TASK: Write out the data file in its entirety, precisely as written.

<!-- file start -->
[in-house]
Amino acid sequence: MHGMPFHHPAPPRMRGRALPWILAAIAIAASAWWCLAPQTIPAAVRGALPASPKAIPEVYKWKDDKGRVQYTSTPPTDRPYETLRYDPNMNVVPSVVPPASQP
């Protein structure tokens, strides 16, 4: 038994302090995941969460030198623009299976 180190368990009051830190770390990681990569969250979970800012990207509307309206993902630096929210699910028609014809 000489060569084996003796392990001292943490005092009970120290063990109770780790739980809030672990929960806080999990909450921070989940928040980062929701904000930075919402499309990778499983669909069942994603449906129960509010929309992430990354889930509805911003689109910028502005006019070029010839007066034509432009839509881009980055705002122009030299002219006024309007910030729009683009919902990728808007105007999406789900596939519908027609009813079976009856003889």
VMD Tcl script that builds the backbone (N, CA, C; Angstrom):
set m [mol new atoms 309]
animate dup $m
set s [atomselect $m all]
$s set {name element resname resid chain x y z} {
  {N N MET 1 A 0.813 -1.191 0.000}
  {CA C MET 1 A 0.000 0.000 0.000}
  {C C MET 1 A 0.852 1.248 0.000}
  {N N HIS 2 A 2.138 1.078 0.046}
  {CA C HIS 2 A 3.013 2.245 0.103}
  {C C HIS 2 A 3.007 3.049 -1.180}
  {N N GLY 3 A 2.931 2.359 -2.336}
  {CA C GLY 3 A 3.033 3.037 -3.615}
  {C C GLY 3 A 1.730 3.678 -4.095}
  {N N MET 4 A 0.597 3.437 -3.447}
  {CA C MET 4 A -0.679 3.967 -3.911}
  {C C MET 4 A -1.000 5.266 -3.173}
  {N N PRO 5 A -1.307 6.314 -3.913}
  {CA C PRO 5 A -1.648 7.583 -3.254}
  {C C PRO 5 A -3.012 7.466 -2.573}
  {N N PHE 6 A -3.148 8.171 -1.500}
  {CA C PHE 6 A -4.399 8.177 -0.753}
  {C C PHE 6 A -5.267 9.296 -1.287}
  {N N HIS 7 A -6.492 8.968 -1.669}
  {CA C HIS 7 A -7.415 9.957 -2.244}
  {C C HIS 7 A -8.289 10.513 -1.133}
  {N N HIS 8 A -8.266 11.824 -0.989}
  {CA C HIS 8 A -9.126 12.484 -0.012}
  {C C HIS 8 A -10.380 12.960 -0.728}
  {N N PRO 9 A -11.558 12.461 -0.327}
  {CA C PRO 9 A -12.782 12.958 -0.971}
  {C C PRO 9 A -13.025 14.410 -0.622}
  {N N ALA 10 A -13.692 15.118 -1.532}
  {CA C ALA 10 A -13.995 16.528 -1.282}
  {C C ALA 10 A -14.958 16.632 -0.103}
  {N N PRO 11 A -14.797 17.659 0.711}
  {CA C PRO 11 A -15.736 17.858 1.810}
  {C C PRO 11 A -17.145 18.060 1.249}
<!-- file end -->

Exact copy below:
[in-house]
Amino acid sequence: MHGMPFHHPAPPRMRGRALPWILAAIAIAASAWWCLAPQTIPAAVRGALPASPKAIPEVYKWKDDKGRVQYTSTPPTDRPYETLRYDPNMNVVPSVVPPASQP
């Protein structure tokens, strides 16, 4: 038994302090995941969460030198623009299976 180190368990009051830190770390990681990569969250979970800012990207509307309206993902630096929210699910028609014809 000489060569084996003796392990001292943490005092009970120290063990109770780790739980809030672990929960806080999990909450921070989940928040980062929701904000930075919402499309990778499983669909069942994603449906129960509010929309992430990354889930509805911003689109910028502005006019070029010839007066034509432009839509881009980055705002122009030299002219006024309007910030729009683009919902990728808007105007999406789900596939519908027609009813079976009856003889």
VMD Tcl script that builds the backbone (N, CA, C; Angstrom):
set m [mol new atoms 309]
animate dup $m
set s [atomselect $m all]
$s set {name element resname resid chain x y z} {
  {N N MET 1 A 0.813 -1.191 0.000}
  {CA C MET 1 A 0.000 0.000 0.000}
  {C C MET 1 A 0.852 1.248 0.000}
  {N N HIS 2 A 2.138 1.078 0.046}
  {CA C HIS 2 A 3.013 2.245 0.103}
  {C C HIS 2 A 3.007 3.049 -1.180}
  {N N GLY 3 A 2.931 2.359 -2.336}
  {CA C GLY 3 A 3.033 3.037 -3.615}
  {C C GLY 3 A 1.730 3.678 -4.095}
  {N N MET 4 A 0.597 3.437 -3.447}
  {CA C MET 4 A -0.679 3.967 -3.911}
  {C C MET 4 A -1.000 5.266 -3.173}
  {N N PRO 5 A -1.307 6.314 -3.913}
  {CA C PRO 5 A -1.648 7.583 -3.254}
  {C C PRO 5 A -3.012 7.466 -2.573}
  {N N PHE 6 A -3.148 8.171 -1.500}
  {CA C PHE 6 A -4.399 8.177 -0.753}
  {C C PHE 6 A -5.267 9.296 -1.287}
  {N N HIS 7 A -6.492 8.968 -1.669}
  {CA C HIS 7 A -7.415 9.957 -2.244}
  {C C HIS 7 A -8.289 10.513 -1.133}
  {N N HIS 8 A -8.266 11.824 -0.989}
  {CA C HIS 8 A -9.126 12.484 -0.012}
  {C C HIS 8 A -10.380 12.960 -0.728}
  {N N PRO 9 A -11.558 12.461 -0.327}
  {CA C PRO 9 A -12.782 12.958 -0.971}
  {C C PRO 9 A -13.025 14.410 -0.622}
  {N N ALA 10 A -13.692 15.118 -1.532}
  {CA C ALA 10 A -13.995 16.528 -1.282}
  {C C ALA 10 A -14.958 16.632 -0.103}
  {N N PRO 11 A -14.797 17.659 0.711}
  {CA C PRO 11 A -15.736 17.858 1.810}
  {C C PRO 11 A -17.145 18.060 1.249}